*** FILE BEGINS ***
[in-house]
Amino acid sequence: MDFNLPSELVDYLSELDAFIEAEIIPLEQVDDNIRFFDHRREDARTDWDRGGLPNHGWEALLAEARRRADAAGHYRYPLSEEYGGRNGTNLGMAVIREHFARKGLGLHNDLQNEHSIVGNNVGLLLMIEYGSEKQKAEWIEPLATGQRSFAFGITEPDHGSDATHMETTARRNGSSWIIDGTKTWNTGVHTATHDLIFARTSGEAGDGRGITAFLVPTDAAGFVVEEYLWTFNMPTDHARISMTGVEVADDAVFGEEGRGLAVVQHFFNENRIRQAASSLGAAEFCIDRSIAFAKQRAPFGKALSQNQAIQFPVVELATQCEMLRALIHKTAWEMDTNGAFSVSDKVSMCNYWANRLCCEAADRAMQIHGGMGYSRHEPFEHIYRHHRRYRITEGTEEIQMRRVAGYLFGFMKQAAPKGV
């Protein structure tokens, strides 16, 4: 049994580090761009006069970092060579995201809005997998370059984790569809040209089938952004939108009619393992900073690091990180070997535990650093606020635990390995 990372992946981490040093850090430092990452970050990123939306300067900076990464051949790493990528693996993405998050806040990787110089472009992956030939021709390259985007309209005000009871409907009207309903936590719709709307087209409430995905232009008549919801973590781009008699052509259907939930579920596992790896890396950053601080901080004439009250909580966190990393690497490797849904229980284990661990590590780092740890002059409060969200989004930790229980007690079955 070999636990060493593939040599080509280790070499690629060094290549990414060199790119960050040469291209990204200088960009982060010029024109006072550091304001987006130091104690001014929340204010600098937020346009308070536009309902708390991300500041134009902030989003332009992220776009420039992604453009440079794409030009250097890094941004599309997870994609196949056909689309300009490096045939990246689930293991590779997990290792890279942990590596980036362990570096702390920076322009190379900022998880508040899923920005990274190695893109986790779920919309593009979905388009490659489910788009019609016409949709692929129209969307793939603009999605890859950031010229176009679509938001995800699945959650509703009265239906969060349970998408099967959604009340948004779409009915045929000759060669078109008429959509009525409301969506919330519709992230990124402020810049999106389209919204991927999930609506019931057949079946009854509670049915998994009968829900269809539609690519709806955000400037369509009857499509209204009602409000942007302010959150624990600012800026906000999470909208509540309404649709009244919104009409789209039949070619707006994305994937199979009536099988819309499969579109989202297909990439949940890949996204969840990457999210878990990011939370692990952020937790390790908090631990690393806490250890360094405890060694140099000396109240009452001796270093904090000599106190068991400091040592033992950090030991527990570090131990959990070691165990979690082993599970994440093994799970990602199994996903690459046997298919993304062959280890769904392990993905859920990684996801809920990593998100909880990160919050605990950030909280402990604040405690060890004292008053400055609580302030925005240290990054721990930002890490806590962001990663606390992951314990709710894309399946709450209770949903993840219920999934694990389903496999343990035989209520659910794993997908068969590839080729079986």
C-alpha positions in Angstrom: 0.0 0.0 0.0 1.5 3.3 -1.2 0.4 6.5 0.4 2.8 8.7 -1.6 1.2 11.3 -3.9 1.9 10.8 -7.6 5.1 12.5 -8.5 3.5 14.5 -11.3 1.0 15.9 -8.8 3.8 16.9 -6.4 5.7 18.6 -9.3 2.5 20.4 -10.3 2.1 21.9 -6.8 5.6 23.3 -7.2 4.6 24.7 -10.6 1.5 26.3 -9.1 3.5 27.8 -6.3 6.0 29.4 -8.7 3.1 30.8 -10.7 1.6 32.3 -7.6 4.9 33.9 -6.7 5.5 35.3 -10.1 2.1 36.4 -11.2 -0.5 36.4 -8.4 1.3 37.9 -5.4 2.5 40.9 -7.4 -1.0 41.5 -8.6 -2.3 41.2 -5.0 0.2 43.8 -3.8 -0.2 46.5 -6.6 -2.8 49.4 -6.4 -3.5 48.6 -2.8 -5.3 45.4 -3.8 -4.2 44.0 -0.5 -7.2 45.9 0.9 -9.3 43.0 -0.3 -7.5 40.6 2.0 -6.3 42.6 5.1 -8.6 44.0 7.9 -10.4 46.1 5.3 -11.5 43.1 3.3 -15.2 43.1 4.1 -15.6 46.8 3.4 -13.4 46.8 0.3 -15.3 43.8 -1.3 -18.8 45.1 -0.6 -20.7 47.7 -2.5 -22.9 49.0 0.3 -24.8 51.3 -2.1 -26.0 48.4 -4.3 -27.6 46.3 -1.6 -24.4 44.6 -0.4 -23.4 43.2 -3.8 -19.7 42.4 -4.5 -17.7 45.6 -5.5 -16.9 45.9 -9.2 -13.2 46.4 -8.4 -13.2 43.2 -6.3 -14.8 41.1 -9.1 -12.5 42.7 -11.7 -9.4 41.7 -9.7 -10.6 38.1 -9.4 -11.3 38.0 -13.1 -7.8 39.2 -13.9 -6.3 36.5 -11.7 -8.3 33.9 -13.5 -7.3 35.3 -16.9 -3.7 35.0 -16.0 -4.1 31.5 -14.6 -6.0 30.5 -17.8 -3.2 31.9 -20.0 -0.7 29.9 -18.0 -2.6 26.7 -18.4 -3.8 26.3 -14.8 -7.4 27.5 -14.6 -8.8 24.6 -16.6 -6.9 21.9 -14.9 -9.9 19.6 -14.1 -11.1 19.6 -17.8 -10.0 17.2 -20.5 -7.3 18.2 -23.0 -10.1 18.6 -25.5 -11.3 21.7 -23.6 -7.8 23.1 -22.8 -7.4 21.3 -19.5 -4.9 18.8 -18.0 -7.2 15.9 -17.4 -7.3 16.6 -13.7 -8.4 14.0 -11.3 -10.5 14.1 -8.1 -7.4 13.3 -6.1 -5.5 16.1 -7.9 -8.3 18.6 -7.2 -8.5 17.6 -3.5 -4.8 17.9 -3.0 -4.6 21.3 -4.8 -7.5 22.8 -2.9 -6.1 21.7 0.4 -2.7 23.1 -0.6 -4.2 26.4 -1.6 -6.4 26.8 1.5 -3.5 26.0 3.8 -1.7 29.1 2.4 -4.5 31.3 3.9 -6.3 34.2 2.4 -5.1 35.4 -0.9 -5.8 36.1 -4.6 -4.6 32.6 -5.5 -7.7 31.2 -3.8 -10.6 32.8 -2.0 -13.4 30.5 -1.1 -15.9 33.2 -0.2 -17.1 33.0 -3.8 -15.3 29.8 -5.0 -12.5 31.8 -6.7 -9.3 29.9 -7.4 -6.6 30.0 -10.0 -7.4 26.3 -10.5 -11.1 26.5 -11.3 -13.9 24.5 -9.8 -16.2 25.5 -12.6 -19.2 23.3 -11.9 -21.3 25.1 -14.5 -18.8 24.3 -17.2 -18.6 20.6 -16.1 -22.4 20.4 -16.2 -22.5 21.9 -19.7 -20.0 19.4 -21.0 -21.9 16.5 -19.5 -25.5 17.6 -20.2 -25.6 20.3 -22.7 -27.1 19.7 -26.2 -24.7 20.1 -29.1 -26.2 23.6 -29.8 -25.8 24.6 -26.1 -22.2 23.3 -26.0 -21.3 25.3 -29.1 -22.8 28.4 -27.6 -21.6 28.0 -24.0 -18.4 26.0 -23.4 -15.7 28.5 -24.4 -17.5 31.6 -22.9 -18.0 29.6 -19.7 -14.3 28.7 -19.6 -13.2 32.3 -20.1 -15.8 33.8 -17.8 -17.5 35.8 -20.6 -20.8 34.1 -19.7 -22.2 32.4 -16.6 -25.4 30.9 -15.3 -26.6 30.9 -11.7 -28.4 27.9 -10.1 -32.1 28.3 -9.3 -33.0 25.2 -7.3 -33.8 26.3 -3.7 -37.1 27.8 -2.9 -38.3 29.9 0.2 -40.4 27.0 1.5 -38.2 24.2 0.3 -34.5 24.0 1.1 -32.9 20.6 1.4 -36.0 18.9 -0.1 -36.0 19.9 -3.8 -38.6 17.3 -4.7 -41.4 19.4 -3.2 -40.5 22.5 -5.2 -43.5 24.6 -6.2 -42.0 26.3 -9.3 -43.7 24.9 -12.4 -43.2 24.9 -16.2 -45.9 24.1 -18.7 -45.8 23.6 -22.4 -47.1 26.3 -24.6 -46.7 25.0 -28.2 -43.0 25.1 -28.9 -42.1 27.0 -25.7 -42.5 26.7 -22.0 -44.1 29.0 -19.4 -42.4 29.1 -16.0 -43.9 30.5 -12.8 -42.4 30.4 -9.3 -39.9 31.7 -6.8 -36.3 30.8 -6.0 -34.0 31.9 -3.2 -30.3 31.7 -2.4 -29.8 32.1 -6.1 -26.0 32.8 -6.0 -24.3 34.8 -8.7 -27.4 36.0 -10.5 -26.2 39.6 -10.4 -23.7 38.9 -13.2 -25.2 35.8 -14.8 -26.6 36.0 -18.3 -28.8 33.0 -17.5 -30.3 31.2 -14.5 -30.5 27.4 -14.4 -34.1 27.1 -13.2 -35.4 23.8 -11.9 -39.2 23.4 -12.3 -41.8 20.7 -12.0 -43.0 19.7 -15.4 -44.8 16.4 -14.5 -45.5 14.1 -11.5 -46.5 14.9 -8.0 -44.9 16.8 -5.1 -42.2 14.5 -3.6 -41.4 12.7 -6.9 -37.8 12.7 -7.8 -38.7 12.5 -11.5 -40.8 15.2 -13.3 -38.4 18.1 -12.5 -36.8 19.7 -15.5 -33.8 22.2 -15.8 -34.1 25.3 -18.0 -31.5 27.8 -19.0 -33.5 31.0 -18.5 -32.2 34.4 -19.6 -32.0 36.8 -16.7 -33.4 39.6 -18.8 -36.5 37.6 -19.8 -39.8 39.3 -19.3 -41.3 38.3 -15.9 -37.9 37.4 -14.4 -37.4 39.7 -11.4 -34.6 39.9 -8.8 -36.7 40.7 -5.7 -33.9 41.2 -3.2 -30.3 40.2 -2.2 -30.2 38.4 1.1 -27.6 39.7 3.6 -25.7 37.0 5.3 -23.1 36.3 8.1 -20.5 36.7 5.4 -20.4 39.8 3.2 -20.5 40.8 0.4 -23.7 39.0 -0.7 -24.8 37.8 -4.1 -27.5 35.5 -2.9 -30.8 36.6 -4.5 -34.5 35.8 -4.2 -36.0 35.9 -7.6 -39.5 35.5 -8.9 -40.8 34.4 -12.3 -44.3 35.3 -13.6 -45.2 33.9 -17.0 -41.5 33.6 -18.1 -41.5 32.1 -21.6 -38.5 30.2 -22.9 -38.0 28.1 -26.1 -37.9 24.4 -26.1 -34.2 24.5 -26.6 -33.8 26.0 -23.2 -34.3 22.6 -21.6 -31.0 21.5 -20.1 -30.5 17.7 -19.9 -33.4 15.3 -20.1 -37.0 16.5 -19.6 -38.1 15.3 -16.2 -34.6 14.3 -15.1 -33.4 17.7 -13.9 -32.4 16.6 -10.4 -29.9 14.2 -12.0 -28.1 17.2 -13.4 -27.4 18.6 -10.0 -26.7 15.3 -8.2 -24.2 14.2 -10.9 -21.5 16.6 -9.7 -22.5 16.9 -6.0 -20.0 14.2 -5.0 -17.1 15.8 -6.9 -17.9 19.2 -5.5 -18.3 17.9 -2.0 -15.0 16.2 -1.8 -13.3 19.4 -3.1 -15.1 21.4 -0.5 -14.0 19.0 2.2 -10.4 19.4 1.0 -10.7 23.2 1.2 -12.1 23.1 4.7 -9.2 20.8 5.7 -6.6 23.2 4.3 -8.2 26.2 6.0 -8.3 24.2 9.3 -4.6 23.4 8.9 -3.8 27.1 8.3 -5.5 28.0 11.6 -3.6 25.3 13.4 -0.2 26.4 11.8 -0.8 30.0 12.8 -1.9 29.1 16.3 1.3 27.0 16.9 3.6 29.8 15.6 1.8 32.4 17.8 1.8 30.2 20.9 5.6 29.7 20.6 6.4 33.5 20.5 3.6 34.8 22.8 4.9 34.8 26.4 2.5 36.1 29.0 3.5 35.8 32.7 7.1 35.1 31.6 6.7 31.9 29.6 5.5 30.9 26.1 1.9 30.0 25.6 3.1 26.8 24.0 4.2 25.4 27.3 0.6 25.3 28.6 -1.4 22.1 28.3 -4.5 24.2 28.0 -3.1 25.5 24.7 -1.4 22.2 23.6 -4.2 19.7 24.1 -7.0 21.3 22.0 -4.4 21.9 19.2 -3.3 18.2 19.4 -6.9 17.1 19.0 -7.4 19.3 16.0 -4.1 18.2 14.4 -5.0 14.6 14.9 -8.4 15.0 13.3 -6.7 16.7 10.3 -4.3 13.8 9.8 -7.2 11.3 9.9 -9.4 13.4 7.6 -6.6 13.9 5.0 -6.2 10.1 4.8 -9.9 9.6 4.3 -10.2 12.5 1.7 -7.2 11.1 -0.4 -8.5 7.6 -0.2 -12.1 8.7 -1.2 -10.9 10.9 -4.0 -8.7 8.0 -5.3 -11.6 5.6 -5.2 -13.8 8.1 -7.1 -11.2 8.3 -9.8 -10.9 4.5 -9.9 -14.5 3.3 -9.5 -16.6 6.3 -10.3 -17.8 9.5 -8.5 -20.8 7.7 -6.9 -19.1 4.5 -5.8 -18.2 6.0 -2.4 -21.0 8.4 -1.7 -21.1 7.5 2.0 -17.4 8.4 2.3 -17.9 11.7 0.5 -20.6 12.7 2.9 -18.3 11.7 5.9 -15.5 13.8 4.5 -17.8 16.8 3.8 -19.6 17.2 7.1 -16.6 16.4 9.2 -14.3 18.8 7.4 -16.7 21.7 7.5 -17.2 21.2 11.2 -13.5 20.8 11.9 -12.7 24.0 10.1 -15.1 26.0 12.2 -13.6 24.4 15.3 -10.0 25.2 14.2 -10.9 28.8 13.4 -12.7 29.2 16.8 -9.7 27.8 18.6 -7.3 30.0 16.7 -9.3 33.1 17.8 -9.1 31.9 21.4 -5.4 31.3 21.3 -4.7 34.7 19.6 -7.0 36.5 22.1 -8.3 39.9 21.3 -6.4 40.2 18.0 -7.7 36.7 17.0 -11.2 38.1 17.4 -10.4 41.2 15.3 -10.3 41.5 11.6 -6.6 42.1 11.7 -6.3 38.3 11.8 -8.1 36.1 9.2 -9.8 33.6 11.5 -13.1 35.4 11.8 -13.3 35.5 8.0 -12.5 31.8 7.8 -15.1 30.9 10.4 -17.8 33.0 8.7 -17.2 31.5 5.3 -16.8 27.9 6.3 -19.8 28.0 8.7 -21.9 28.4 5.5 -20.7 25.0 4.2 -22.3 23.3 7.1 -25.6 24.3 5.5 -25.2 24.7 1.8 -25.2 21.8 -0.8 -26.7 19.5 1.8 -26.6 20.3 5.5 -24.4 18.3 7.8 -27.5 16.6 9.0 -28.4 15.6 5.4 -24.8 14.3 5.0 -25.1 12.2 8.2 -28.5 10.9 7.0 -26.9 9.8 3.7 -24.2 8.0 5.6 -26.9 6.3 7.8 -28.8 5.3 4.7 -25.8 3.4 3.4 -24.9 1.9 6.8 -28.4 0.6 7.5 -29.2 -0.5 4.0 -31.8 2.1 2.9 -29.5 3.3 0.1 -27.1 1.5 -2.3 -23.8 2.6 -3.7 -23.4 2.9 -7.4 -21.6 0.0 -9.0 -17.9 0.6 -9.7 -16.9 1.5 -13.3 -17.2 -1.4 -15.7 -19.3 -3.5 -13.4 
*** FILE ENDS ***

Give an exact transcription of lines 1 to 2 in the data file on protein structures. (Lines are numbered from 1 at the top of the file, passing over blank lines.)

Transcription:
[in-house]
Amino acid sequence: MDFNLPSELVDYLSELDAFIEAEIIPLEQVDDNIRFFDHRREDARTDWDRGGLPNHGWEALLAEARRRADAAGHYRYPLSEEYGGRNGTNLGMAVIREHFARKGLGLHNDLQNEHSIVGNNVGLLLMIEYGSEKQKAEWIEPLATGQRSFAFGITEPDHGSDATHMETTARRNGSSWIIDGTKTWNTGVHTATHDLIFARTSGEAGDGRGITAFLVPTDAAGFVVEEYLWTFNMPTDHARISMTGVEVADDAVFGEEGRGLAVVQHFFNENRIRQAASSLGAAEFCIDRSIAFAKQRAPFGKALSQNQAIQFPVVELATQCEMLRALIHKTAWEMDTNGAFSVSDKVSMCNYWANRLCCEAADRAMQIHGGMGYSRHEPFEHIYRHHRRYRITEGTEEIQMRRVAGYLFGFMKQAAPKGV